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Re: Oracle's relationships with expert DBAs (and the rest of us mere mortals)

From: Nuno Souto <>
Date: Thu, 1 Jun 2006 14:03:30 +0800
Message-ID: <>

Quoting MVE <>:

> I still don't see any value in going Linux even for a shop on a tight budget
> --
> this is just a trend. They shoot themselves in the foot by doing so and
> will
> be paying the price in the next 4 years.

I have to disagree with this view that Linux is expensive in the long run. Mainly because I've been Linux only for the last 14 months (and mostly Linux for 3 years now) in our shop and I see no evidence whatsoever of increased running costs.

Quite the opposite, in fact.

We used to be Solaris/Sun. In common with just about every other proprietary solution, Sun kept changing their hardware/software platform every year, at a cost: to us. These were physical architecture changes, not just slight upgrades! That meant complete retest of not only Solaris-to-app but app-to-everythingelse and Solaris-to-everythingelse. Expensive!

We now use IBM or DELL blades whichever are cheapest when needed, Apple raids or whatever else is cheap and reliable, RHEL3upd5 on them - soon to be RHEL4 - and Oracle 9ir2 - soon to be (I hope...) 10gr2.

Hardware and system costs are a pittance compared to how much it'd cost us to change the whole server and disk architecture every time Sun said so. Or IBM AIX. Or M$/Intel, or any other proprietary architecture for that matter.

The hardware, if and when IBM or Dell releases a new blade model and we need one, is directly compatible to what we have and our software (all of it, not just the OS!) will run with little - if any - need for re-testing.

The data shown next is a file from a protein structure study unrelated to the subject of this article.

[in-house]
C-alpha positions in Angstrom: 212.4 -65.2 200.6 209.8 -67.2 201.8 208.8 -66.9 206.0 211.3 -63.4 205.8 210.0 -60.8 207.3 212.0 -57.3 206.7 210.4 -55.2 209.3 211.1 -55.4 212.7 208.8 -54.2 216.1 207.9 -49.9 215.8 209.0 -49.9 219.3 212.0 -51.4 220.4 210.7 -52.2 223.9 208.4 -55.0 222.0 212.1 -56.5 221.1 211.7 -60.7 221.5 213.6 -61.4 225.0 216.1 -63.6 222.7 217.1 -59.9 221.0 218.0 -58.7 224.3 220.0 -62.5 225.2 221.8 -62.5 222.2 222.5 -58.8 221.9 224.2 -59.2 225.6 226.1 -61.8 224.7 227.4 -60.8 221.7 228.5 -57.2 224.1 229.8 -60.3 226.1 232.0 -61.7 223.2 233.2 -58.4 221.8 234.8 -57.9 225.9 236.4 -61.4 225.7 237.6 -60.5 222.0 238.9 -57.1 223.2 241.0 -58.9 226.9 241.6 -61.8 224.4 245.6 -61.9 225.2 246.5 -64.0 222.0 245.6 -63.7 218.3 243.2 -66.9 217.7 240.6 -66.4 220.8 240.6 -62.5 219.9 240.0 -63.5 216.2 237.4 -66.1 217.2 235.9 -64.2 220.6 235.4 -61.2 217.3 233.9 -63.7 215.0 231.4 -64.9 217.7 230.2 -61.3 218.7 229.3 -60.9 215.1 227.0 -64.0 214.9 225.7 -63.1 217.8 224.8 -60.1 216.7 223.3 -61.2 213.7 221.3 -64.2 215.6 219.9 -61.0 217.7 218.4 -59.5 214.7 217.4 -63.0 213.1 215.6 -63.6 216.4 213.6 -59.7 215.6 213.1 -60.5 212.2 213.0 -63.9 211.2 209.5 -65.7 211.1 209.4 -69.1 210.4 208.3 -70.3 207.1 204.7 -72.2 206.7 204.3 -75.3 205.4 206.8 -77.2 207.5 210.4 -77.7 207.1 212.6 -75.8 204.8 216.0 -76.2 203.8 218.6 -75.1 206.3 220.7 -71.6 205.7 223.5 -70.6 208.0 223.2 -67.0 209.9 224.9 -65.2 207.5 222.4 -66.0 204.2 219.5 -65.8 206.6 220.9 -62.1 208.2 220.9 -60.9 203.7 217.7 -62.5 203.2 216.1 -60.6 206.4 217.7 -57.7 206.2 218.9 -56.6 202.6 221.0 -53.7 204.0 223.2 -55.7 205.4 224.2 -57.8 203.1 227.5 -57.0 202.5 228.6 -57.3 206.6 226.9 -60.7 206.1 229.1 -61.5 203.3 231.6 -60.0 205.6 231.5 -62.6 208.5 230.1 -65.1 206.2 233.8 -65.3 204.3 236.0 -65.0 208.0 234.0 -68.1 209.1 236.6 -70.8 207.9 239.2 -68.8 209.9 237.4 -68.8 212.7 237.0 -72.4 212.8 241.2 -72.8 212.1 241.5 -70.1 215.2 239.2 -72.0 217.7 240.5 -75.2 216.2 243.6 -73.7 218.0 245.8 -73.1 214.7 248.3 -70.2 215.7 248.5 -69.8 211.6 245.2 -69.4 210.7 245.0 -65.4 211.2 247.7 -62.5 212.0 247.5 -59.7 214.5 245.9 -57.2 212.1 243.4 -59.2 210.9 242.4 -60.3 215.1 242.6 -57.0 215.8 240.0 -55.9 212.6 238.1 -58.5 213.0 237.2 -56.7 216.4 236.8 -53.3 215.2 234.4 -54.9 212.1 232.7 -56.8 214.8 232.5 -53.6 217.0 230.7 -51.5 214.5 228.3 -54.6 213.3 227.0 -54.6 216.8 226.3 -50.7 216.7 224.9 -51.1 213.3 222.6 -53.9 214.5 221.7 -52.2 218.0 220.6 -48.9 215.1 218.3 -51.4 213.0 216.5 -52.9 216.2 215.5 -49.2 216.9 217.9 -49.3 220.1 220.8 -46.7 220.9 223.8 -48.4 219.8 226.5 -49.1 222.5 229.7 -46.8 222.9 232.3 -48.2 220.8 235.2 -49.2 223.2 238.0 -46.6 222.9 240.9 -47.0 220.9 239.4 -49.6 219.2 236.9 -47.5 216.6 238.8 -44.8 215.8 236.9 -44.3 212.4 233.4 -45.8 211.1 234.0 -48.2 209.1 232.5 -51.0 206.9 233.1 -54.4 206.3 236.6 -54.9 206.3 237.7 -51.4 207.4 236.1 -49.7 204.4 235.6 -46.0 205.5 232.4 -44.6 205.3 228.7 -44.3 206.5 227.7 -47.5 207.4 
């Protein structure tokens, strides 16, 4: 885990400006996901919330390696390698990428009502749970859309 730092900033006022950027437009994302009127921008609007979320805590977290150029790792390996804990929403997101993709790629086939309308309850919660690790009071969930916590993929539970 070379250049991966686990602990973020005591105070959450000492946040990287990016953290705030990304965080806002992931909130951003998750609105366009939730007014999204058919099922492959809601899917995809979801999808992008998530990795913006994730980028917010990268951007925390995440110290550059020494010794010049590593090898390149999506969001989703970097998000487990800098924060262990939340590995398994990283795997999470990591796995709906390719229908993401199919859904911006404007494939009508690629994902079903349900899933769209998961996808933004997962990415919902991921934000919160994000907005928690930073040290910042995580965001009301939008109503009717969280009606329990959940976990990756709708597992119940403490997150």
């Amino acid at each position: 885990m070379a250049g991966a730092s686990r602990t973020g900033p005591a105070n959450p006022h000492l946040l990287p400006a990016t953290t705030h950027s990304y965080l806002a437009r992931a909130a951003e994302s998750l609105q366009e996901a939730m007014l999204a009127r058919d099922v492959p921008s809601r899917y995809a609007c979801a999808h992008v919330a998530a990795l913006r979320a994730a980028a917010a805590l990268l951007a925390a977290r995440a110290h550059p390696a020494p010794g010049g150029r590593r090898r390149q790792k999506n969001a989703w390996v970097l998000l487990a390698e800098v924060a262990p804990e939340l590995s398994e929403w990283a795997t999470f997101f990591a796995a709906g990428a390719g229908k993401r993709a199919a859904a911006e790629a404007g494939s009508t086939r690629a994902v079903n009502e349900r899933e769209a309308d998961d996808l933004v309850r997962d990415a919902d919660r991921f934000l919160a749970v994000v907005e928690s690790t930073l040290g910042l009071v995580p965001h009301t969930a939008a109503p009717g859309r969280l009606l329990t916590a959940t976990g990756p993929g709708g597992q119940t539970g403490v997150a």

Maintenance once things are running is minimal if ever needed. Monitoring is the same across the board and easy as pie, using standard monitoring tools (Nagios and Sitescope as well as a few custom scripts).

The only thing that costs us considerable money is the amount of testing we have to do to make sure Oracle runs fine with Linux when we get new releases of each. But that to me is a problem of Oracle, not Linux! And it is manageable and doesn't cost the earth - although it *IS* a cost.

The other big cost we have is in setting up and installing new boxes: the number of patches and hoops we have to go through is above average compared to others. But, that is an INITIAL cost. Not a recurring maintenance cost!

And once again it's mostly because of our choice to use Oracle: no matter how much they have bleated over the last 5 years or so of how friendly they are to Linux, it's not true.

Then again: have you seen what happens when a new version of Windows comes out? It has ALWAYS broken the current version of Oracle.

So: 6 of one, half a dozen of the other.

And you folks want me to believe that the problem with Linux is the long term running costs? What I'm seeing quite frankly, is exactly the opposite!

Nuno Souto
from sunny Sydney
Received on Thu Jun 01 2006 - 01:03:30 CDT

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